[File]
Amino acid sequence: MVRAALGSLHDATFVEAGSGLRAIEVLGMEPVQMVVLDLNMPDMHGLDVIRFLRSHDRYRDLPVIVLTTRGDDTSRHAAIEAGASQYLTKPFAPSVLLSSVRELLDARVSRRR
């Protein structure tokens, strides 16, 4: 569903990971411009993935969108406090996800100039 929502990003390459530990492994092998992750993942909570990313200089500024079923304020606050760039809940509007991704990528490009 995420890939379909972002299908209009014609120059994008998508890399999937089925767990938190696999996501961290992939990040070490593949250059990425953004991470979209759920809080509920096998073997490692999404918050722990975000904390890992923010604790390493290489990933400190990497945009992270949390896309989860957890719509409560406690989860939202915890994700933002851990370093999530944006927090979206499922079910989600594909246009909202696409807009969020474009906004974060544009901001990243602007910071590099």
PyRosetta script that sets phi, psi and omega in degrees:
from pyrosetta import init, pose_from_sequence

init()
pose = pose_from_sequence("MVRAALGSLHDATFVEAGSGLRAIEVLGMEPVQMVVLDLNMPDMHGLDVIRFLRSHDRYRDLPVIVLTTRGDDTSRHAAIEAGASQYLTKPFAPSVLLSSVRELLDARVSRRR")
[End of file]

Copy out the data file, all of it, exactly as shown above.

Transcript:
Amino acid sequence: MVRAALGSLHDATFVEAGSGLRAIEVLGMEPVQMVVLDLNMPDMHGLDVIRFLRSHDRYRDLPVIVLTTRGDDTSRHAAIEAGASQYLTKPFAPSVLLSSVRELLDARVSRRR
């Protein structure tokens, strides 16, 4: 569903990971411009993935969108406090996800100039 929502990003390459530990492994092998992750993942909570990313200089500024079923304020606050760039809940509007991704990528490009 995420890939379909972002299908209009014609120059994008998508890399999937089925767990938190696999996501961290992939990040070490593949250059990425953004991470979209759920809080509920096998073997490692999404918050722990975000904390890992923010604790390493290489990933400190990497945009992270949390896309989860957890719509409560406690989860939202915890994700933002851990370093999530944006927090979206499922079910989600594909246009909202696409807009969020474009906004974060544009901001990243602007910071590099």
PyRosetta script that sets phi, psi and omega in degrees:
from pyrosetta import init, pose_from_sequence

init()
pose = pose_from_sequence("MVRAALGSLHDATFVEAGSGLRAIEVLGMEPVQMVVLDLNMPDMHGLDVIRFLRSHDRYRDLPVIVLTTRGDDTSRHAAIEAGASQYLTKPFAPSVLLSSVRELLDARVSRRR")